Back to the point – why do I blog? Partly because all things become habitual if you discipline yourself. So writing a novel is easier when you’ve written six previously, writing every day, or every week, or reflecting on your own writing, or reading with discrimination and commenting on what you’ve read are all skills. All writing skills contribute to success, in my view, so blogging is one such skill that I like to keep developing. I blog because reflecting on my writing life helps keep me sane. I blog because I’ve met an awful lot of writers in the past six years and while I’m not hubristic enough to think they read my blog, I know that I read many of theirs, so it’s a way of being accessible to people with whom one might not have enough in common to engage in email or telephone relationships. Because it may help to build that nebulous thing called platform, although probably you have to be a more controversial and committed blogger than I am for that to happen. Because I don’t keep a diary. Because it’s addictive.
Do I have any advice? Enjoy yourself or there’s no point doing it. Make a list of all the things you want to write about – it’s useful in the first month. Be honest but never frank; protect the innocent and allow them their privacy, especially those closest to you. Enjoy yourself. Don’t think of it as writing, think of it as online thinking. Read other blogs. Enjoy yourself.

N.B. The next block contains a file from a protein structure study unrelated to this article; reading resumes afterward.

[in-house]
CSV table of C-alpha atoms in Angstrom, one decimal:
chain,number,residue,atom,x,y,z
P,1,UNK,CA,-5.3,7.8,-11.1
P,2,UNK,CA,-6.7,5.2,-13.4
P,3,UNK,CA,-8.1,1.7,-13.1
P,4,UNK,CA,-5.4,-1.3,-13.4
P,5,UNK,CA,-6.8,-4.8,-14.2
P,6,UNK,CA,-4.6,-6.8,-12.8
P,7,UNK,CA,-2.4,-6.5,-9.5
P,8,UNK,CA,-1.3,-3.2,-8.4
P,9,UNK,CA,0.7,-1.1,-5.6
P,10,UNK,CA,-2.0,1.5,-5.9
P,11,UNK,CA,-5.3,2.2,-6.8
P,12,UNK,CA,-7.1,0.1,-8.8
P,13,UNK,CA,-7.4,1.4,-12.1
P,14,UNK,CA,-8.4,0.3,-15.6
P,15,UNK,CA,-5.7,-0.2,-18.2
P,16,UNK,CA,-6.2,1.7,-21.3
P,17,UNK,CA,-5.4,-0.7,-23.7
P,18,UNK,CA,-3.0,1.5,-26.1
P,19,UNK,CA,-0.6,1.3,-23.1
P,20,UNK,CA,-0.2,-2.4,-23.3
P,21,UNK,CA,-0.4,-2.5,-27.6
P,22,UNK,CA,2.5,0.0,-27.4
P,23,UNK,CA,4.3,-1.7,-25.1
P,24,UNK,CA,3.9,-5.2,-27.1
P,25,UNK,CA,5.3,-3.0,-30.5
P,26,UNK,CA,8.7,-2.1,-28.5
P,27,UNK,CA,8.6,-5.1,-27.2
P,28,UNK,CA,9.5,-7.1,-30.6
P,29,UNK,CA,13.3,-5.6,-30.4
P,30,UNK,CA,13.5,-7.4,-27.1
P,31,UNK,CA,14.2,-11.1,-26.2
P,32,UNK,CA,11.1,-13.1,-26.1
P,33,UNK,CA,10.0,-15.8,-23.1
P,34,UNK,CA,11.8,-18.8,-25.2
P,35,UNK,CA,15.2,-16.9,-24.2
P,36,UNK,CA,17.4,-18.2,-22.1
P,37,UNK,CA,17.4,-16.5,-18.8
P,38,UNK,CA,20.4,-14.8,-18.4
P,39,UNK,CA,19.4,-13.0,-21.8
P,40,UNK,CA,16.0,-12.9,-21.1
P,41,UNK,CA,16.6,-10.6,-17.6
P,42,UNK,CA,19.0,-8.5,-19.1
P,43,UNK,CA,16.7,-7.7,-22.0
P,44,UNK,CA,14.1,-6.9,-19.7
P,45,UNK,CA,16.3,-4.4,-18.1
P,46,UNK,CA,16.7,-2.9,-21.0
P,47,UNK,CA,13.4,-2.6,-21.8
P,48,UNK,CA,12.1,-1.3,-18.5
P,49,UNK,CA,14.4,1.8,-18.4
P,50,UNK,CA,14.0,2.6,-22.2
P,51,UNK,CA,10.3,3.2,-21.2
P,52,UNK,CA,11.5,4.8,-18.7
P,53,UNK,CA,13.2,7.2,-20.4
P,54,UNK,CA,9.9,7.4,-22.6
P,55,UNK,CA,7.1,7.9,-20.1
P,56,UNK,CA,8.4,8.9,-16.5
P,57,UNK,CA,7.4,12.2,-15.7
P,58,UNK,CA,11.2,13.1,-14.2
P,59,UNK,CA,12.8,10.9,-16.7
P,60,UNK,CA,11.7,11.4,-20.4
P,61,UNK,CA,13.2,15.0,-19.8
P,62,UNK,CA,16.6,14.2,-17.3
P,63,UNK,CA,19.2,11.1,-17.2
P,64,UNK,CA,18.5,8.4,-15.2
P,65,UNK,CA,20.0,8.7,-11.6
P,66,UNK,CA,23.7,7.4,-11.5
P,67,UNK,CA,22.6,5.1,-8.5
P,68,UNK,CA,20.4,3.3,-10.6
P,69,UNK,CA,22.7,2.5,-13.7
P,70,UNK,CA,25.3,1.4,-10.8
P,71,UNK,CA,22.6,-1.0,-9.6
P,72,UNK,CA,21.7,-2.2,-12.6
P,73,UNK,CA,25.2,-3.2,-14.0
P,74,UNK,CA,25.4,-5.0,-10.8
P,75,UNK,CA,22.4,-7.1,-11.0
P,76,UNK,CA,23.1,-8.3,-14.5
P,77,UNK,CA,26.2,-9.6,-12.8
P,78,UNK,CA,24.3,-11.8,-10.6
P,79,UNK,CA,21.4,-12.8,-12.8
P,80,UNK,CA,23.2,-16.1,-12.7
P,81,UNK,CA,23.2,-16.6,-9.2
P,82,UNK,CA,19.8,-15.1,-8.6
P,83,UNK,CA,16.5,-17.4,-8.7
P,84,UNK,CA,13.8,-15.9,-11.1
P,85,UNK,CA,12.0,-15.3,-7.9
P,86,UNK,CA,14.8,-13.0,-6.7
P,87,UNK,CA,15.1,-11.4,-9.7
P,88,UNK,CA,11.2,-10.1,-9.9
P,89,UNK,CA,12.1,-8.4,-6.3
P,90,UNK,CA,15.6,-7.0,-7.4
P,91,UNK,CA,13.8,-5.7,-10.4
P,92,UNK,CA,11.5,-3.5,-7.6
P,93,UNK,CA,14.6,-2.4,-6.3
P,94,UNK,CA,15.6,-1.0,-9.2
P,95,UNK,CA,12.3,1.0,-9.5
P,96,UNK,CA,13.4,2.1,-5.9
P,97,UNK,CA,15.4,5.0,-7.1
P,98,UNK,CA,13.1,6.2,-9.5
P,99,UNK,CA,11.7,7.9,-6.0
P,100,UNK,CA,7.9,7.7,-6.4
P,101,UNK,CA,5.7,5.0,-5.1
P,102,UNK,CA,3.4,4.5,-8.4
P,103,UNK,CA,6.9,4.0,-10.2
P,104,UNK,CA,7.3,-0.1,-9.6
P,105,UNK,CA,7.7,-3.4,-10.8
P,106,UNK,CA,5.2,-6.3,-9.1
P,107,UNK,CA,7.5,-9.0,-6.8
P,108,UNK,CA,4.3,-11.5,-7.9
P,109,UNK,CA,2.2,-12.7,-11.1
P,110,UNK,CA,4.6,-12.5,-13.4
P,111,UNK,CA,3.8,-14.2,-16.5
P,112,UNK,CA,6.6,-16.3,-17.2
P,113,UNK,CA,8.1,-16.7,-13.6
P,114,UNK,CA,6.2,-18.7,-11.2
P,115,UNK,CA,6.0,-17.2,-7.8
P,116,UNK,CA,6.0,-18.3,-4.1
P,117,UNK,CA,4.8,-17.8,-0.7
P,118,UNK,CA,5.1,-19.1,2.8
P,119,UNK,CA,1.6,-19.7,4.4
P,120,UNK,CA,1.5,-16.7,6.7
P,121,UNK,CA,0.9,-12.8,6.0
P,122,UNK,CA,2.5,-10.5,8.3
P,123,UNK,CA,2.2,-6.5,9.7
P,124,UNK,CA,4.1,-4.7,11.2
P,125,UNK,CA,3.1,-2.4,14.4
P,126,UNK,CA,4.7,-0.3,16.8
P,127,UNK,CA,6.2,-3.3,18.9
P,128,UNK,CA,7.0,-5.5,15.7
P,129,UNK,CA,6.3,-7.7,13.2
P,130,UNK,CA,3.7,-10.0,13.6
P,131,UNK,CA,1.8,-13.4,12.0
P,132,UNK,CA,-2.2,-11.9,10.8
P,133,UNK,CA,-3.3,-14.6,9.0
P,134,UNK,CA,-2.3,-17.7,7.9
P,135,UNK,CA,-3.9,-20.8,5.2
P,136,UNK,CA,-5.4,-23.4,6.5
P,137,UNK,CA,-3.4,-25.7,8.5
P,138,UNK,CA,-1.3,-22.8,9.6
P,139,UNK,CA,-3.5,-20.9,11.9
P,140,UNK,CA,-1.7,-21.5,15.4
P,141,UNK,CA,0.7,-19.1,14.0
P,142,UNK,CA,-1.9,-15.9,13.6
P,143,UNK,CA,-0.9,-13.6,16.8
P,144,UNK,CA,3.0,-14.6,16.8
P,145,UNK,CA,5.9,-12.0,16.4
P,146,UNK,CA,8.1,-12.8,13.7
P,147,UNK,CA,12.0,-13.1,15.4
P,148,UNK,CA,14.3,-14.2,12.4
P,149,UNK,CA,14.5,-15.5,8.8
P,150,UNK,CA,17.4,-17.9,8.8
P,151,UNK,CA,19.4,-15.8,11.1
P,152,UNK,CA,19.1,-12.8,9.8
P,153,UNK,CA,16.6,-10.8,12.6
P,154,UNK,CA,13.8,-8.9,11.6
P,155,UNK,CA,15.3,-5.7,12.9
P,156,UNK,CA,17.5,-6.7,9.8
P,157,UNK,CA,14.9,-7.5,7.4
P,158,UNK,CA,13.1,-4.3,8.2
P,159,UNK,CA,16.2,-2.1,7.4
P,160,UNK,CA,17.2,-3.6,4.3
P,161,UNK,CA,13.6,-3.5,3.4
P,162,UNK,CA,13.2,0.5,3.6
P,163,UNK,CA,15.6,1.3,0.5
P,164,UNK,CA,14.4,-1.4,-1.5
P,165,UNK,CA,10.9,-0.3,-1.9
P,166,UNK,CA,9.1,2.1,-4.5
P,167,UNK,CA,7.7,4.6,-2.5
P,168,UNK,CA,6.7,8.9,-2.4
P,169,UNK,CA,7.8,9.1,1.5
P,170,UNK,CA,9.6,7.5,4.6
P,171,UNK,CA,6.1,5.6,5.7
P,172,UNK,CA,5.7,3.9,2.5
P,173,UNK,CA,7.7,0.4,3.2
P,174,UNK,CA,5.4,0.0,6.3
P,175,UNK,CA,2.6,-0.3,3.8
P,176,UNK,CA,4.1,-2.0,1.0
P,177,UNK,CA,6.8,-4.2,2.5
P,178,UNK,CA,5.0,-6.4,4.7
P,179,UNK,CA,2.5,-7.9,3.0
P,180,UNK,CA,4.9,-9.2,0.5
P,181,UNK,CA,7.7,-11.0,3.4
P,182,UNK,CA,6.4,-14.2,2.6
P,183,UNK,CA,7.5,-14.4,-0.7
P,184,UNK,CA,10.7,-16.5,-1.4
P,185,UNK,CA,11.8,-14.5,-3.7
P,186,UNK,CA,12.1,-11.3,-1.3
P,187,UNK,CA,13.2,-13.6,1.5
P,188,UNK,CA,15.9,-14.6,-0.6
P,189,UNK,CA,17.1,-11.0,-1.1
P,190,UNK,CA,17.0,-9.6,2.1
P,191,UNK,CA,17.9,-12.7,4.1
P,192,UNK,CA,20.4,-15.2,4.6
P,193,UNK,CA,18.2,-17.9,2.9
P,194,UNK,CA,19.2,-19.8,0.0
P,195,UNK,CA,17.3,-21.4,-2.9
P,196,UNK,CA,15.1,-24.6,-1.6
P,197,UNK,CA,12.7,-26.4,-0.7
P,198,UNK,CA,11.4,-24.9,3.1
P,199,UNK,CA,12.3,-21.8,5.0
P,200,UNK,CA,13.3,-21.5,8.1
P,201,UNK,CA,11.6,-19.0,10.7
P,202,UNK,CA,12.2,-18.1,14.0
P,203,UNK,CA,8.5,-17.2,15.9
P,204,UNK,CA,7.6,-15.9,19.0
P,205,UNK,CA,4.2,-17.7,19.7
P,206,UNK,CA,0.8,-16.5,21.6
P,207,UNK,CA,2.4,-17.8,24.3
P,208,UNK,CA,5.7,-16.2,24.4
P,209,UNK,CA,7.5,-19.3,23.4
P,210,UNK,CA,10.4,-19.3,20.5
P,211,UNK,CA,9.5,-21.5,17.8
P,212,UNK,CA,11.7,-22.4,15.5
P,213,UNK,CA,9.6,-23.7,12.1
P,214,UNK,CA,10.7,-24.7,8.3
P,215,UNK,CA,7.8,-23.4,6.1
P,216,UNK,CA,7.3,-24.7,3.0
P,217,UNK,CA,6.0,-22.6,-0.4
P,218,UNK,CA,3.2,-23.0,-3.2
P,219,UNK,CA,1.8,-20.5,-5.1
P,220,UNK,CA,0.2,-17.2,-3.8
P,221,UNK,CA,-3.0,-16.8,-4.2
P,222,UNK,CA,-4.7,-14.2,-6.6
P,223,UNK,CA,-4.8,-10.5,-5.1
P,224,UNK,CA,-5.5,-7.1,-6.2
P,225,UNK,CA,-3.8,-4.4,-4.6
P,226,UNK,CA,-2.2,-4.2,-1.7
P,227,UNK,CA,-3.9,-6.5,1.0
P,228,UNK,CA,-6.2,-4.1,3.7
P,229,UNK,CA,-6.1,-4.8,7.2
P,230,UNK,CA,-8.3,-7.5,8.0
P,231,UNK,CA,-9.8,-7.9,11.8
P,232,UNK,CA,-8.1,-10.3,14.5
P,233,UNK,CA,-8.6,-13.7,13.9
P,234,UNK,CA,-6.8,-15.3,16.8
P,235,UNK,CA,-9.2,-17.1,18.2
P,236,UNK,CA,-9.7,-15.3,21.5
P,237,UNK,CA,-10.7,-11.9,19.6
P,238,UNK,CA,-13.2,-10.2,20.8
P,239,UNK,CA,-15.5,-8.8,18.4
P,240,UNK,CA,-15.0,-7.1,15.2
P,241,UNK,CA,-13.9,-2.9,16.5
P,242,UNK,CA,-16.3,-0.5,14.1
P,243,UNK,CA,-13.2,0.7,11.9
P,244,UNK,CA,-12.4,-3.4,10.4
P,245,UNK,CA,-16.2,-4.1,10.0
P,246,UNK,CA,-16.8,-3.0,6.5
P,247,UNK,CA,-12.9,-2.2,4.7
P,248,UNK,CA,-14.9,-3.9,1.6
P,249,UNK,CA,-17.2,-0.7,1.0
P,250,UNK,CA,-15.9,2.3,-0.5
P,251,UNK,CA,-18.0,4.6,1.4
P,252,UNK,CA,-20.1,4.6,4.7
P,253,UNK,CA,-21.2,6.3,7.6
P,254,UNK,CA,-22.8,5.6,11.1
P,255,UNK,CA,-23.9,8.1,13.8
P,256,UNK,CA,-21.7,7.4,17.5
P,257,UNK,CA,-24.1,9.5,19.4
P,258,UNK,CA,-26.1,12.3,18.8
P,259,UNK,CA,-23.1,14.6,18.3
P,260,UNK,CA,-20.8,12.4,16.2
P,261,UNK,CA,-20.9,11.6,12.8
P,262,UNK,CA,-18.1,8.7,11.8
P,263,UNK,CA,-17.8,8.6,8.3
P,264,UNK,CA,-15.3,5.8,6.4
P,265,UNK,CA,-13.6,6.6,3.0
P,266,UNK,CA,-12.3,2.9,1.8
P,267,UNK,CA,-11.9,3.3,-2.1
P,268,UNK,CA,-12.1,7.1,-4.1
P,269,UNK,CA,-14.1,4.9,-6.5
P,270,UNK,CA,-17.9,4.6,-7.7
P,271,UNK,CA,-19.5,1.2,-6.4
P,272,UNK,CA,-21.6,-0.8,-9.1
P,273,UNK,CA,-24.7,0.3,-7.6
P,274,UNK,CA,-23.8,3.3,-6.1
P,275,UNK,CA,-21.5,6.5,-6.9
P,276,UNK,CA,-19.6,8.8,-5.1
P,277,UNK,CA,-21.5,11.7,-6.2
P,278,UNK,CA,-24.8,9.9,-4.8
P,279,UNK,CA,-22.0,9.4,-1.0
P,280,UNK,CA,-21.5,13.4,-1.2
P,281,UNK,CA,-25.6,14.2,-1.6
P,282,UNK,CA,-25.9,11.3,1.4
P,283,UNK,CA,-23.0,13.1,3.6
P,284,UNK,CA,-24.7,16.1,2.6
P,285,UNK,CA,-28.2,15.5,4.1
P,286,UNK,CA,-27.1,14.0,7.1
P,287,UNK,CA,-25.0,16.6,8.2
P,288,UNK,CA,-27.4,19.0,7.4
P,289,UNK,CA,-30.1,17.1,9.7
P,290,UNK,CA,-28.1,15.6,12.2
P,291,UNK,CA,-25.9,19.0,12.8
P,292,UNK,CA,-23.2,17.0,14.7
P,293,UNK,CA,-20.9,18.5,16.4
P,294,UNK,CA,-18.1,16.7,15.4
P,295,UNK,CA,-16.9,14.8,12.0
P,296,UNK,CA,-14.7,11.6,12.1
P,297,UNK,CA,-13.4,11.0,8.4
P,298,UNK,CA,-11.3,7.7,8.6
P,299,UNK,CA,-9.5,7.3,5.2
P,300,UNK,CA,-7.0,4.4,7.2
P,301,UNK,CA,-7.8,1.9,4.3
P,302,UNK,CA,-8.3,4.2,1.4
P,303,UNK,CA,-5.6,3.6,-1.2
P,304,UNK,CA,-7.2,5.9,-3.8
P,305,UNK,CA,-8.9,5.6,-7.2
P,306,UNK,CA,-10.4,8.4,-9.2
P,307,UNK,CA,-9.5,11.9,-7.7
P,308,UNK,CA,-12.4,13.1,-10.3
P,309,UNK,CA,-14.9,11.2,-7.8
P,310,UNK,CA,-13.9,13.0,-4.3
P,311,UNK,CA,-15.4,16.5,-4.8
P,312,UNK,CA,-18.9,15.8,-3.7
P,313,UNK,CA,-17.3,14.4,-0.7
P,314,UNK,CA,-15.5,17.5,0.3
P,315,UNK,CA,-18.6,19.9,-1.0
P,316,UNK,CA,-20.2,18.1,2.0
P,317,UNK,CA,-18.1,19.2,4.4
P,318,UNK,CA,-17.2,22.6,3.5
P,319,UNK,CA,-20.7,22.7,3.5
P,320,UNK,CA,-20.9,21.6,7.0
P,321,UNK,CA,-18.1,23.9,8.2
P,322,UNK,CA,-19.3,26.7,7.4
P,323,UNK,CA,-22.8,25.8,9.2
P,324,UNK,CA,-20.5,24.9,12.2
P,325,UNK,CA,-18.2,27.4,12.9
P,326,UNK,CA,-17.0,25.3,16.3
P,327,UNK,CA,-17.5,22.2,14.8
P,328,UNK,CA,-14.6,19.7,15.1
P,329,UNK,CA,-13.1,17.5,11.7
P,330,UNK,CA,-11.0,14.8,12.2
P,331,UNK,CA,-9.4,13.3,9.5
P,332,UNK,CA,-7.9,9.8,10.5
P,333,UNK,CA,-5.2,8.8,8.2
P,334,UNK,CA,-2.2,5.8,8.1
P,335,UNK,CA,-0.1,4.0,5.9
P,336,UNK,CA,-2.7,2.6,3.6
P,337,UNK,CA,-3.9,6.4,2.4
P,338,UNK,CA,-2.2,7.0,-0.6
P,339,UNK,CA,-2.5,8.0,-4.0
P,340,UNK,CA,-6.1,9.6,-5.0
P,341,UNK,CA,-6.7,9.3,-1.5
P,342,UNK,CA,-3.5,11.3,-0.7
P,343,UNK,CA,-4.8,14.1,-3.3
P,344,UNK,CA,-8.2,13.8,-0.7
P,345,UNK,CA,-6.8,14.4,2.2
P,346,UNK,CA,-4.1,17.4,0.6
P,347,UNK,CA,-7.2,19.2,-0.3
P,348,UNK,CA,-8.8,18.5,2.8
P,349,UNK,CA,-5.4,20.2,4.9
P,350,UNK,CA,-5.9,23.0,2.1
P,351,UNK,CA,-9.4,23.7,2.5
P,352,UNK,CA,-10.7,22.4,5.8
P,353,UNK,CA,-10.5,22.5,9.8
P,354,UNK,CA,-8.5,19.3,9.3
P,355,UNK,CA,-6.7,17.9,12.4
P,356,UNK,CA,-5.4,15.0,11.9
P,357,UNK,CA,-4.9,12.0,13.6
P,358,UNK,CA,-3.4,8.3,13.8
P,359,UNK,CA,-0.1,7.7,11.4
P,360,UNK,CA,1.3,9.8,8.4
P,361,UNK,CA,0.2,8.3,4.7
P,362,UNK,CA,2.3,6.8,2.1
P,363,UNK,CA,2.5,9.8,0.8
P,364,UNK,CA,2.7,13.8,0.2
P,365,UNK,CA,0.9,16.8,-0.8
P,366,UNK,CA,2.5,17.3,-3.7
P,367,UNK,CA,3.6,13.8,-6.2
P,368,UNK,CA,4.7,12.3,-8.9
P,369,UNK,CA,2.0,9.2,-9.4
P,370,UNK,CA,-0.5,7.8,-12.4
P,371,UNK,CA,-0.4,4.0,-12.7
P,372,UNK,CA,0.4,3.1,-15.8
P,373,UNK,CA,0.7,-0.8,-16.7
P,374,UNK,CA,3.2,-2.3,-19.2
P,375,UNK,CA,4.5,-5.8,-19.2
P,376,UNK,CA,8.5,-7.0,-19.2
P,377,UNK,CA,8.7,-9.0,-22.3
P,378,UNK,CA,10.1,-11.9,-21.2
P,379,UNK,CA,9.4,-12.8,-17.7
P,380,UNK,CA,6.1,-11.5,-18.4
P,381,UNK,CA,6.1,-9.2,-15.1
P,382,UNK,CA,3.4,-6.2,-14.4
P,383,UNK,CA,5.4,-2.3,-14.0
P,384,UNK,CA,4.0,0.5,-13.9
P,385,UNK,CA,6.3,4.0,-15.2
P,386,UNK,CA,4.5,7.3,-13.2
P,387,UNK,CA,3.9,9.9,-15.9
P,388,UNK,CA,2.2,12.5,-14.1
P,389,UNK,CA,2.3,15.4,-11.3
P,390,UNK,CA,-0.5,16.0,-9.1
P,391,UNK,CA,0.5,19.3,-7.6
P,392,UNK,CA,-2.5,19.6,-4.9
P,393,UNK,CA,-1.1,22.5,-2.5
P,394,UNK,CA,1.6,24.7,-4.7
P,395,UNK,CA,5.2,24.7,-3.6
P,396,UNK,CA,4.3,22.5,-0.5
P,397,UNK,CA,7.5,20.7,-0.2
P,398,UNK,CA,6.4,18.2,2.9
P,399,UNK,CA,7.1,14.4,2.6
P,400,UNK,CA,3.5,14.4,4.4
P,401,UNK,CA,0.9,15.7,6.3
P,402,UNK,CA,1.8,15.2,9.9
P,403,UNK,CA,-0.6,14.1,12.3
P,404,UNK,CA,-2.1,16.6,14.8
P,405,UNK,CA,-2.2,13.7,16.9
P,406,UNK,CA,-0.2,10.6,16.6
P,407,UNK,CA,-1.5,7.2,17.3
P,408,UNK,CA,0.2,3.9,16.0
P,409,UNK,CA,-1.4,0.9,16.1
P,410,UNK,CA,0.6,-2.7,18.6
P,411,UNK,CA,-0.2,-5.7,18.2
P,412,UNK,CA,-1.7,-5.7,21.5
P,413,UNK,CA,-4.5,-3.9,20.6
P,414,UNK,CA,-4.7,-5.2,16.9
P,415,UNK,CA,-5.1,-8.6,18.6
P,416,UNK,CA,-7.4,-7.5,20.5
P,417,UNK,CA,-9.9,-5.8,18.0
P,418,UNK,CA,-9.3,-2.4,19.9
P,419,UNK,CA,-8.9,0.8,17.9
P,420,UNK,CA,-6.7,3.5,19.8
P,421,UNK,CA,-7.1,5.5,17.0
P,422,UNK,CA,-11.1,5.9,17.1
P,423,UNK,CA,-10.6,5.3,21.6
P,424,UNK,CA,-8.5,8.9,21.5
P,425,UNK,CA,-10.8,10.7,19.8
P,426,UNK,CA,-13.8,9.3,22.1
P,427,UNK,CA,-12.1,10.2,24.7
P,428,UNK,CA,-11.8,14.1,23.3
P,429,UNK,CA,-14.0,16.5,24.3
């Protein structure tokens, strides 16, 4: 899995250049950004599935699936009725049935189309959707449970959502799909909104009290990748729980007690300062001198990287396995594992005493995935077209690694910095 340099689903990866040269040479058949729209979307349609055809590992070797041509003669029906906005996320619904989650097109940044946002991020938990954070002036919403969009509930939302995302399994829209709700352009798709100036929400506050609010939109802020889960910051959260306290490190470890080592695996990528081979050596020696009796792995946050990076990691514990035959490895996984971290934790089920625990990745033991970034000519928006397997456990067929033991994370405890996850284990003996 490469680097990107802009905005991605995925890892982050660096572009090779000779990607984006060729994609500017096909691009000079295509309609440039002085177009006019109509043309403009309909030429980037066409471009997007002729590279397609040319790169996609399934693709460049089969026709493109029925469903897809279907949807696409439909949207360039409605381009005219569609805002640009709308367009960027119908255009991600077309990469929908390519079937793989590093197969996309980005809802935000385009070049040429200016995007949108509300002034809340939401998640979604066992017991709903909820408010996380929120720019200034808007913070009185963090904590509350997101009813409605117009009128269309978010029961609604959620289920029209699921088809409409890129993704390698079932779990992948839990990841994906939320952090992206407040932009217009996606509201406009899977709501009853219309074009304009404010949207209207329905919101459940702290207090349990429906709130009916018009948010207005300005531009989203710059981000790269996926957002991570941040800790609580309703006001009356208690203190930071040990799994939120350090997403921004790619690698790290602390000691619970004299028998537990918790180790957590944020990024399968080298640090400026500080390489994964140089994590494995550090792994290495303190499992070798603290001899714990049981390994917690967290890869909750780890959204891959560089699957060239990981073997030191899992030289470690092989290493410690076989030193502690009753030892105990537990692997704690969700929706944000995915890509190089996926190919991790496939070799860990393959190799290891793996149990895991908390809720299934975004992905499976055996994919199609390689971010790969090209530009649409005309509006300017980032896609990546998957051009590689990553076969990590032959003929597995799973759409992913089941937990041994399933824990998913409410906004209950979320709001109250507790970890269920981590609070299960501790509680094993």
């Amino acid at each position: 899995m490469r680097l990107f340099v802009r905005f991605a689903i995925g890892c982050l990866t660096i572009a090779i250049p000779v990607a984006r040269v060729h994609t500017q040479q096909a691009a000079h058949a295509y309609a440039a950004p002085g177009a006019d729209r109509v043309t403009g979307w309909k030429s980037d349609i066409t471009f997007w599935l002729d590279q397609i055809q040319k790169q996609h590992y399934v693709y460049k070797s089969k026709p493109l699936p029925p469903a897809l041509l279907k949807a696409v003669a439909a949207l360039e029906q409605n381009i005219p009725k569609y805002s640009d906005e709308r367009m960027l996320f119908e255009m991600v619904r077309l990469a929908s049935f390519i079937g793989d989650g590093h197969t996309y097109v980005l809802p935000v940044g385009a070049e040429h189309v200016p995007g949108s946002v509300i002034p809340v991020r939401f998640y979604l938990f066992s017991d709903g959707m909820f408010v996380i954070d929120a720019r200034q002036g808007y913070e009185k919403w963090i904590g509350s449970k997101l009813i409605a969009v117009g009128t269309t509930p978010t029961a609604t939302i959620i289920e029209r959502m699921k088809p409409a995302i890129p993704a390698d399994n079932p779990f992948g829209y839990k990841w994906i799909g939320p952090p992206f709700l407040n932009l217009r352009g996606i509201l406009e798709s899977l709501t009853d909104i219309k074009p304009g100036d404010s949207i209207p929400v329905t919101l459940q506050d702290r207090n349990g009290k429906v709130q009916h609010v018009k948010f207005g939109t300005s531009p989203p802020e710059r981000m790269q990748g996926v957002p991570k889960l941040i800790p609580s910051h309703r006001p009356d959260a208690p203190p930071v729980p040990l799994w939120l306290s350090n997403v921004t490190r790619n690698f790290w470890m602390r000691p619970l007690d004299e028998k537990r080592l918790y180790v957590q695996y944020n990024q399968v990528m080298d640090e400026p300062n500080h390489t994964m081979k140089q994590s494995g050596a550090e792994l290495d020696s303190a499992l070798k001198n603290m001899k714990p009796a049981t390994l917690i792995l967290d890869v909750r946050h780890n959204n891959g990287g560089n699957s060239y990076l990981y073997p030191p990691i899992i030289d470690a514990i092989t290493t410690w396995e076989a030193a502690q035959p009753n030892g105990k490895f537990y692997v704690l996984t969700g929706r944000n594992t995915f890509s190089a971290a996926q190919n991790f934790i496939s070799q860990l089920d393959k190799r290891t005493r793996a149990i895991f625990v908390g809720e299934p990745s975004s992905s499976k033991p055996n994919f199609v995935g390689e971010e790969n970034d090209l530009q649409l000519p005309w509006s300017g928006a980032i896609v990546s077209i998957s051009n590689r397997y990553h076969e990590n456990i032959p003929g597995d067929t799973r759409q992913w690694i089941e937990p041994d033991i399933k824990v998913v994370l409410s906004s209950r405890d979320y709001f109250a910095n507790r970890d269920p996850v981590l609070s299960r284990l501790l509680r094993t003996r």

Jim Murdoch2nd July 2009
I agree with you on most points. I’m like you as regards anniversaries. I remember I started my blog in August just because I happen to remember that. I didn’t celebrate my first anniversary or my 100th post. I think I’ve passed 200 now but I’d have to check. I have no intention of celebrating my 2-year anniversary either.
I began my blog to attract readers who would then all buy my novel. Like that worked out. I suppose that still has to be the underlying reason why I do it but it has also taken on a life of its own. I never imagined when I started that I’d get sent all these books to review for starters and that has become a bit of a burden but it has also taken the pressure off thinking up new things to write about although I’ve managed so far to stick to my guns and only write about literary things. I believe that every blog should have clear parameters. Many’s the time I’ve stumbled across some great post, dutifully subscribed only to find several months later that that was a one off and all they want to talk about is how their college course is doing.